With a token investment in its youngest residents, Indiana can finally join the 40 states that recognize the invaluable connection between early learning and school success. The state’s timid foray into preschool could, however, deliver a better return on investment if politics weren’t standing in the way of a first-rate early learning program.
The meager pilot program approved by the General Assembly this year falls under control of the Family and Social Services Administration. It answers to Gov. Mike Pence, not the Indiana Department of Education, administered by state Superintendent Glenda Ritz. The distinction might seem small, but the investment of tax dollars demands that best practices determine how the money is spent. States supporting effective preschool programs understand that requiring research-based standards in early learning yields the best return in school success.
For now, Indiana remains among just 10 states – most of them rural western states – without state-funded preschool, according to the State of Preschool 2013, a survey by the National Institute for Early Education Research released last week. Only 15 percent of the state’s 4-year-olds and 10 percent of its 3-year-olds were enrolled in a federally funded Head Start or school-based preschool program. Unless their parents paid tuition or their local school district picked up the cost, the rest of the state’s 3- and 4-year-olds were out of luck.
Contrast those numbers to Georgia, where 58 percent of the state’s 4-year-olds were enrolled in state-funded preschool and another 8 percent were in Head Start or a federally funded special education preschool. Oklahoma, the pioneer in state-funded preschool, had 74 percent of its 4-year-olds enrolled in programs last year, with an investment of about $145 million.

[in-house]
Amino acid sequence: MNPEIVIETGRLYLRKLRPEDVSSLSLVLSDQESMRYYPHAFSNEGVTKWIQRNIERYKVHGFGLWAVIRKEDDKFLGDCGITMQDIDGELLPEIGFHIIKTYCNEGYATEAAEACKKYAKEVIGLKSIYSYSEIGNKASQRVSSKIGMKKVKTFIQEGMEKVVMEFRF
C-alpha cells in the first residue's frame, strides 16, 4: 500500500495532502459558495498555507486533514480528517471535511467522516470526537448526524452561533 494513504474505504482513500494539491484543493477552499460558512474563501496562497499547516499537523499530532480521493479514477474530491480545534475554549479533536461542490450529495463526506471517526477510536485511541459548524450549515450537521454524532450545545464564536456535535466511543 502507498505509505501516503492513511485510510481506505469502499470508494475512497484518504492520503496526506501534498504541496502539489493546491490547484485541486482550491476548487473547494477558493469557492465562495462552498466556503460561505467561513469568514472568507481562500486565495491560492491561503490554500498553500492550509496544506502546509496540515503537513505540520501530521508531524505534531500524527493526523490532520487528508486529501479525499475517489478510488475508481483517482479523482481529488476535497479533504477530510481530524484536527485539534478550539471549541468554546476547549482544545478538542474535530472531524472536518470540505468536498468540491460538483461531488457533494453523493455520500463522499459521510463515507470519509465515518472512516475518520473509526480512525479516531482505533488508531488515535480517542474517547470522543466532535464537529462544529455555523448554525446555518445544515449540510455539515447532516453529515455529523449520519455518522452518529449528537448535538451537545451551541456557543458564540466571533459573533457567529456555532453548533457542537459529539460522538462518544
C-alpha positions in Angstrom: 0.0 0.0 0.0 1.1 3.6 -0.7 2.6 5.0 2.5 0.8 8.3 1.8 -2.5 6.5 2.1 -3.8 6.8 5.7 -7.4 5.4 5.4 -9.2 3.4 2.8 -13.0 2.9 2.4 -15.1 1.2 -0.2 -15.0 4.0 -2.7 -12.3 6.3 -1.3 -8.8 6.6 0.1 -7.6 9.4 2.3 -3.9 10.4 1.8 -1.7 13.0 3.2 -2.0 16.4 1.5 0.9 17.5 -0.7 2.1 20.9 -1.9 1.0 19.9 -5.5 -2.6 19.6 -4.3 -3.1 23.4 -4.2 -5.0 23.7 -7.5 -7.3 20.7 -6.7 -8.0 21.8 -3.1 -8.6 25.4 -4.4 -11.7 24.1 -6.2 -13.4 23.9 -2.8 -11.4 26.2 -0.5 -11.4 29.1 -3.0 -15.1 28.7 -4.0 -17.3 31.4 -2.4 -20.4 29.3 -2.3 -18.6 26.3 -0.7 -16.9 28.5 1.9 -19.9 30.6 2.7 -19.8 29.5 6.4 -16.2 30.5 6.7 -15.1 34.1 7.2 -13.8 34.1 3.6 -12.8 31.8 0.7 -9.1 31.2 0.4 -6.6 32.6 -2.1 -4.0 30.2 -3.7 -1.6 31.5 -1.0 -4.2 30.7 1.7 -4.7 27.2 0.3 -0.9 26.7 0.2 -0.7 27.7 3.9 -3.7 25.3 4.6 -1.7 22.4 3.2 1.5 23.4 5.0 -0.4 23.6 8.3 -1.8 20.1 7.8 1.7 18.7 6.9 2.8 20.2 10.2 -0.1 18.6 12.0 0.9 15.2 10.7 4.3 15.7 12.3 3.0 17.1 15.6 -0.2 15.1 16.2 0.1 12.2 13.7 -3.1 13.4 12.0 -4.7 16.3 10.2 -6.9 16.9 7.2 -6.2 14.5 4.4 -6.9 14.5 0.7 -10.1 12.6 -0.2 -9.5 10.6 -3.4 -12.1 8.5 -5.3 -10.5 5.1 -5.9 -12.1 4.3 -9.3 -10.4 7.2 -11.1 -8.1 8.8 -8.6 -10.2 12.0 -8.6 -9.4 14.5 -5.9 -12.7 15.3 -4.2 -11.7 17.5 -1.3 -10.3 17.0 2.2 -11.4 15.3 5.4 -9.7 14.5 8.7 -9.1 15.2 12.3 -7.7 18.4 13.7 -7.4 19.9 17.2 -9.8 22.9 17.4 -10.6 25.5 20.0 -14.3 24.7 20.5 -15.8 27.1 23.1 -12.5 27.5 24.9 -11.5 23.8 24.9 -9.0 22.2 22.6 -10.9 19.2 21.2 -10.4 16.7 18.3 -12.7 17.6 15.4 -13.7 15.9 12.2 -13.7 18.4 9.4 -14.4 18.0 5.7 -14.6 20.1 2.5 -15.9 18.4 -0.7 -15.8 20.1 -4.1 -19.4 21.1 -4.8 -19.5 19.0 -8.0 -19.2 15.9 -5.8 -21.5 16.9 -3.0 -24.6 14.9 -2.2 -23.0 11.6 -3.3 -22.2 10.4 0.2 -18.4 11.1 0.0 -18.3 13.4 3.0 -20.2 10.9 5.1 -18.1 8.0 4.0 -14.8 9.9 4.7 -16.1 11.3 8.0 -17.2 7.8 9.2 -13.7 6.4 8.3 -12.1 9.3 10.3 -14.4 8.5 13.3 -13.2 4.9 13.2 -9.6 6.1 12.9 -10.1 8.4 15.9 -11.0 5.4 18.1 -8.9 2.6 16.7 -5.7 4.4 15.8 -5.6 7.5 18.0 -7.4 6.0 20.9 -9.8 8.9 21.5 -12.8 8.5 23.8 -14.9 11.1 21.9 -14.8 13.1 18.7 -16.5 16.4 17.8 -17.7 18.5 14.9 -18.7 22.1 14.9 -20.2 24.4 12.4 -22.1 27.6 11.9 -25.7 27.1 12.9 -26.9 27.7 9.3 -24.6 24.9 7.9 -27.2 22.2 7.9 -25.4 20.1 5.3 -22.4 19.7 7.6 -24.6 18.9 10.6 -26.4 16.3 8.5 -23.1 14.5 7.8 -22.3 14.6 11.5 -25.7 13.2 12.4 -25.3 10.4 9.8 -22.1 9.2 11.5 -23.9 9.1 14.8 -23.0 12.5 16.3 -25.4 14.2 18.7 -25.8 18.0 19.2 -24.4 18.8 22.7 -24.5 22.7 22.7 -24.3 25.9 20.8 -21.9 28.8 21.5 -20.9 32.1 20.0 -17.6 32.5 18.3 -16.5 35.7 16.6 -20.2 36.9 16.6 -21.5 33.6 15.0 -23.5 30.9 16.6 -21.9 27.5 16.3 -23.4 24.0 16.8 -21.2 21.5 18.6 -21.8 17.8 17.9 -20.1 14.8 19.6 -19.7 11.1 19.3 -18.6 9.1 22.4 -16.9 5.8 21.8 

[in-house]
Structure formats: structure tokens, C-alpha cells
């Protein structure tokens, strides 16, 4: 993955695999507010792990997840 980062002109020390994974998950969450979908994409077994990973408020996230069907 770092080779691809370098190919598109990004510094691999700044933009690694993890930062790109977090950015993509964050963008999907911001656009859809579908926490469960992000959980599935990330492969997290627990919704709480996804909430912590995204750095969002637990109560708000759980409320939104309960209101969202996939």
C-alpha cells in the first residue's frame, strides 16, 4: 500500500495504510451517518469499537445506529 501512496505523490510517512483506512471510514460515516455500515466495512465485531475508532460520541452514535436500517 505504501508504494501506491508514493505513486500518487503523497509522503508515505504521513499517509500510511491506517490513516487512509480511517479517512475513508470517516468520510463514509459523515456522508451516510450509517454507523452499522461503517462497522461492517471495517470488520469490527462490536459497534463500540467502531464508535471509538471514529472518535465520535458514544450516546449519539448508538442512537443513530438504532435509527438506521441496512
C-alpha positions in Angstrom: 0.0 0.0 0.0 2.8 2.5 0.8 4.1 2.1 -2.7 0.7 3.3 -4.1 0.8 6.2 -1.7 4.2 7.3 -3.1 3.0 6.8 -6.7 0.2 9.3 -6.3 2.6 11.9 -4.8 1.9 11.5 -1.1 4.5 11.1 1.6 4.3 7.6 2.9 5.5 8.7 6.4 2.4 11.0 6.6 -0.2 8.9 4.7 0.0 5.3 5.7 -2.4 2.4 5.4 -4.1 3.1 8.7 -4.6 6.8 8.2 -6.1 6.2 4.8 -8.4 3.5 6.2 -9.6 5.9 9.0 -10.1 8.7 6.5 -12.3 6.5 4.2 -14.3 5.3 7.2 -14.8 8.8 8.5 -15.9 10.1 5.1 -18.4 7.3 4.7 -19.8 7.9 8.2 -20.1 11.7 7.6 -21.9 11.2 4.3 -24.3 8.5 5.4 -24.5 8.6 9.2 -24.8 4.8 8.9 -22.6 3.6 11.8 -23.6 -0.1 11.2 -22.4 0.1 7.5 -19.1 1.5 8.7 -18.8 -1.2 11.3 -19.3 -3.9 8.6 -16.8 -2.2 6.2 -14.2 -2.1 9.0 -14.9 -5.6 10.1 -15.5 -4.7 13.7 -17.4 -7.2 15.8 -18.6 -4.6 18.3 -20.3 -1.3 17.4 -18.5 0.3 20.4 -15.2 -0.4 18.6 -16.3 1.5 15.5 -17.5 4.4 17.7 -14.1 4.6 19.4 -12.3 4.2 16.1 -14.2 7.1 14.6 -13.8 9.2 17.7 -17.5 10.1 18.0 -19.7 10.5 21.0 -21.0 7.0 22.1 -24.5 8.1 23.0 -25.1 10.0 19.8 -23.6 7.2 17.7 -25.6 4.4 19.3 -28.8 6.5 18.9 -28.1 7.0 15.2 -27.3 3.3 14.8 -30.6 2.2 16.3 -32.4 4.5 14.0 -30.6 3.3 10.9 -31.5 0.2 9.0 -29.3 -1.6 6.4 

Indiana’s dismal record in supporting early learning has inevitably hampered its performance in K-12 education and in higher education attainment. Much research shows that children who start at a disadvantage are more likely to fall behind their classmates and drop out of school.
In spite of Indiana’s history of lackluster efforts in building a birth to third-grade learning continuum, some work is under way. Ritz met last week with dozens of early education professionals at Ivy Tech Community College-Northeast, where the Indiana Department of Education was host to one of a series of statewide early-learning summits. Ritz said the meetings are designed to gather input in building an early-learning infrastructure in Indiana, given that its request for federal Race To the Top early-learning funds was rejected because no such system exists.
The pilot preschool program is really about putting an emphasis on just 1,000 children, she said. What the (Department of Education) is interested in is getting an entire infrastructure system in place statewide, so that all children have a quality preschool program available, no matter where they live.
For Becky Saddlemire, one of the participants in last week’s conference, the state could begin to show its commitment to early learning by requiring students to attend kindergarten. School enrollment isn’t mandatory until a child reaches age 7.
We just can’t believe the expectations and the standards that are now in place for kindergarten, and enrollment isn’t even mandatory. The idea that you can come to first grade with all of that information makes no sense, said Saddlemire, principal of North Miami Elementary School in Denver, Indiana. Her district offers preschool to all children, but she said her school could do more if the state financially supported early learning.
Indiana might lose its dubious distinction of offering no state-funded preschool in 2014. But it won’t see real results until it puts politics aside to build a first-rate early learning system.